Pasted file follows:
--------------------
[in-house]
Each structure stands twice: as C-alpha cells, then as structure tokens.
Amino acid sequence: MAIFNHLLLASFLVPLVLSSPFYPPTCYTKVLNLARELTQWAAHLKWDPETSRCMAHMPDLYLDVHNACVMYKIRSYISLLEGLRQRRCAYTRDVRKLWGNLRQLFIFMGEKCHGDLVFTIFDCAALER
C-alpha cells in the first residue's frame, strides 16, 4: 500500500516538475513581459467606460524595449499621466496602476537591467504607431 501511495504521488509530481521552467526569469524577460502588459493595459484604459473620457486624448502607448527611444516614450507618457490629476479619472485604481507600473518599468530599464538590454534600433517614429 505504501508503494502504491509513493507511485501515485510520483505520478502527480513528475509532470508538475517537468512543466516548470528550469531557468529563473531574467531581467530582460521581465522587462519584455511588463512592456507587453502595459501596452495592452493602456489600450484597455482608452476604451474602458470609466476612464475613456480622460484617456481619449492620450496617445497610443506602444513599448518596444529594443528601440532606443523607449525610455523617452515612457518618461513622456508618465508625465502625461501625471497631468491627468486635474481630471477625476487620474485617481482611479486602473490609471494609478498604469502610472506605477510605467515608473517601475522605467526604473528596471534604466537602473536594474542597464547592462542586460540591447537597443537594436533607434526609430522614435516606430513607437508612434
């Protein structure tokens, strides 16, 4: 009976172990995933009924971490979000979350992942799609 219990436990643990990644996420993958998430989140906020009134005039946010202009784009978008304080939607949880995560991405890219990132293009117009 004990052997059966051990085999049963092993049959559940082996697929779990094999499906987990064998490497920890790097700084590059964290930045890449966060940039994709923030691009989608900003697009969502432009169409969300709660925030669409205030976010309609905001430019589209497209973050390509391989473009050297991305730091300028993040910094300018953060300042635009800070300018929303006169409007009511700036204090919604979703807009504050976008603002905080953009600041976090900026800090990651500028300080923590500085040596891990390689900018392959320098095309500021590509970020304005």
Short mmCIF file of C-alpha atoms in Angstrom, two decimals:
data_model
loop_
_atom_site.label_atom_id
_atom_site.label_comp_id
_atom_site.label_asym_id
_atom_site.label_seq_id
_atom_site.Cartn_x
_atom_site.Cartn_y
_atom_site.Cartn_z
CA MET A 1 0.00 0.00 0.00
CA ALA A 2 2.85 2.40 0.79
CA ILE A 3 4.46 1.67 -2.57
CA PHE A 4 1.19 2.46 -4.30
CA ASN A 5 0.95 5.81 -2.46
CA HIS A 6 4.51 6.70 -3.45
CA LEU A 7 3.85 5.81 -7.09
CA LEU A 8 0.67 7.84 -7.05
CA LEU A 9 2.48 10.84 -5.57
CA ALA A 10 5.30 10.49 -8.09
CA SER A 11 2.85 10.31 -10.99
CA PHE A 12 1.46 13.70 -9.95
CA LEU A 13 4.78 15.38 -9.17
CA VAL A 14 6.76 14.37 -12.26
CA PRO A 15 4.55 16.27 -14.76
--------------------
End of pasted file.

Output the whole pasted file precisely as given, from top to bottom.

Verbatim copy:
[in-house]
Each structure stands twice: as C-alpha cells, then as structure tokens.
Amino acid sequence: MAIFNHLLLASFLVPLVLSSPFYPPTCYTKVLNLARELTQWAAHLKWDPETSRCMAHMPDLYLDVHNACVMYKIRSYISLLEGLRQRRCAYTRDVRKLWGNLRQLFIFMGEKCHGDLVFTIFDCAALER
C-alpha cells in the first residue's frame, strides 16, 4: 500500500516538475513581459467606460524595449499621466496602476537591467504607431 501511495504521488509530481521552467526569469524577460502588459493595459484604459473620457486624448502607448527611444516614450507618457490629476479619472485604481507600473518599468530599464538590454534600433517614429 505504501508503494502504491509513493507511485501515485510520483505520478502527480513528475509532470508538475517537468512543466516548470528550469531557468529563473531574467531581467530582460521581465522587462519584455511588463512592456507587453502595459501596452495592452493602456489600450484597455482608452476604451474602458470609466476612464475613456480622460484617456481619449492620450496617445497610443506602444513599448518596444529594443528601440532606443523607449525610455523617452515612457518618461513622456508618465508625465502625461501625471497631468491627468486635474481630471477625476487620474485617481482611479486602473490609471494609478498604469502610472506605477510605467515608473517601475522605467526604473528596471534604466537602473536594474542597464547592462542586460540591447537597443537594436533607434526609430522614435516606430513607437508612434
């Protein structure tokens, strides 16, 4: 009976172990995933009924971490979000979350992942799609 219990436990643990990644996420993958998430989140906020009134005039946010202009784009978008304080939607949880995560991405890219990132293009117009 004990052997059966051990085999049963092993049959559940082996697929779990094999499906987990064998490497920890790097700084590059964290930045890449966060940039994709923030691009989608900003697009969502432009169409969300709660925030669409205030976010309609905001430019589209497209973050390509391989473009050297991305730091300028993040910094300018953060300042635009800070300018929303006169409007009511700036204090919604979703807009504050976008603002905080953009600041976090900026800090990651500028300080923590500085040596891990390689900018392959320098095309500021590509970020304005």
Short mmCIF file of C-alpha atoms in Angstrom, two decimals:
data_model
loop_
_atom_site.label_atom_id
_atom_site.label_comp_id
_atom_site.label_asym_id
_atom_site.label_seq_id
_atom_site.Cartn_x
_atom_site.Cartn_y
_atom_site.Cartn_z
CA MET A 1 0.00 0.00 0.00
CA ALA A 2 2.85 2.40 0.79
CA ILE A 3 4.46 1.67 -2.57
CA PHE A 4 1.19 2.46 -4.30
CA ASN A 5 0.95 5.81 -2.46
CA HIS A 6 4.51 6.70 -3.45
CA LEU A 7 3.85 5.81 -7.09
CA LEU A 8 0.67 7.84 -7.05
CA LEU A 9 2.48 10.84 -5.57
CA ALA A 10 5.30 10.49 -8.09
CA SER A 11 2.85 10.31 -10.99
CA PHE A 12 1.46 13.70 -9.95
CA LEU A 13 4.78 15.38 -9.17
CA VAL A 14 6.76 14.37 -12.26
CA PRO A 15 4.55 16.27 -14.76